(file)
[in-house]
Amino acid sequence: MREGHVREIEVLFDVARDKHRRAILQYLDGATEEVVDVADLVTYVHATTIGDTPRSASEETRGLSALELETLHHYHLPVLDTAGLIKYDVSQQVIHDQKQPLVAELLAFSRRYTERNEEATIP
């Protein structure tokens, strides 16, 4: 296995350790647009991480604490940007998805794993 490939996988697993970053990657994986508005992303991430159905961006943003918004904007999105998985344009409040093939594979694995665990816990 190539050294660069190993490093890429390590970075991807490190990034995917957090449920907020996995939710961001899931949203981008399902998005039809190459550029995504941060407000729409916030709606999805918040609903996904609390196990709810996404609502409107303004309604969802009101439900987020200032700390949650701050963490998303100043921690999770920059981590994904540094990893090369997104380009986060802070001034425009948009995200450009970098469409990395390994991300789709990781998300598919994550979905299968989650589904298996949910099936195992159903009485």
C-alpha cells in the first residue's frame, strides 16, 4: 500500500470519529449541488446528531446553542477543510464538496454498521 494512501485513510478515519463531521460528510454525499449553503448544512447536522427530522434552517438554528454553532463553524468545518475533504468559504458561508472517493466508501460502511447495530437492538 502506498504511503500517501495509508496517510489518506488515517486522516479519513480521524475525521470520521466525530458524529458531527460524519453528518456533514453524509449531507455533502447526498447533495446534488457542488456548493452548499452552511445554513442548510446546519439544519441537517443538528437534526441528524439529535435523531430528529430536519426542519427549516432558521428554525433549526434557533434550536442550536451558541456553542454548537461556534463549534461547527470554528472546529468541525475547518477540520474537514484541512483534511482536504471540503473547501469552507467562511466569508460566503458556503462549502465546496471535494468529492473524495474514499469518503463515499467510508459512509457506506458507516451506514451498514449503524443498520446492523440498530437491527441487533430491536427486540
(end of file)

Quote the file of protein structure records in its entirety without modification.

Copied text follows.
[in-house]
Amino acid sequence: MREGHVREIEVLFDVARDKHRRAILQYLDGATEEVVDVADLVTYVHATTIGDTPRSASEETRGLSALELETLHHYHLPVLDTAGLIKYDVSQQVIHDQKQPLVAELLAFSRRYTERNEEATIP
């Protein structure tokens, strides 16, 4: 296995350790647009991480604490940007998805794993 490939996988697993970053990657994986508005992303991430159905961006943003918004904007999105998985344009409040093939594979694995665990816990 190539050294660069190993490093890429390590970075991807490190990034995917957090449920907020996995939710961001899931949203981008399902998005039809190459550029995504941060407000729409916030709606999805918040609903996904609390196990709810996404609502409107303004309604969802009101439900987020200032700390949650701050963490998303100043921690999770920059981590994904540094990893090369997104380009986060802070001034425009948009995200450009970098469409990395390994991300789709990781998300598919994550979905299968989650589904298996949910099936195992159903009485």
C-alpha cells in the first residue's frame, strides 16, 4: 500500500470519529449541488446528531446553542477543510464538496454498521 494512501485513510478515519463531521460528510454525499449553503448544512447536522427530522434552517438554528454553532463553524468545518475533504468559504458561508472517493466508501460502511447495530437492538 502506498504511503500517501495509508496517510489518506488515517486522516479519513480521524475525521470520521466525530458524529458531527460524519453528518456533514453524509449531507455533502447526498447533495446534488457542488456548493452548499452552511445554513442548510446546519439544519441537517443538528437534526441528524439529535435523531430528529430536519426542519427549516432558521428554525433549526434557533434550536442550536451558541456553542454548537461556534463549534461547527470554528472546529468541525475547518477540520474537514484541512483534511482536504471540503473547501469552507467562511466569508460566503458556503462549502465546496471535494468529492473524495474514499469518503463515499467510508459512509457506506458507516451506514451498514449503524443498520446492523440498530437491527441487533430491536427486540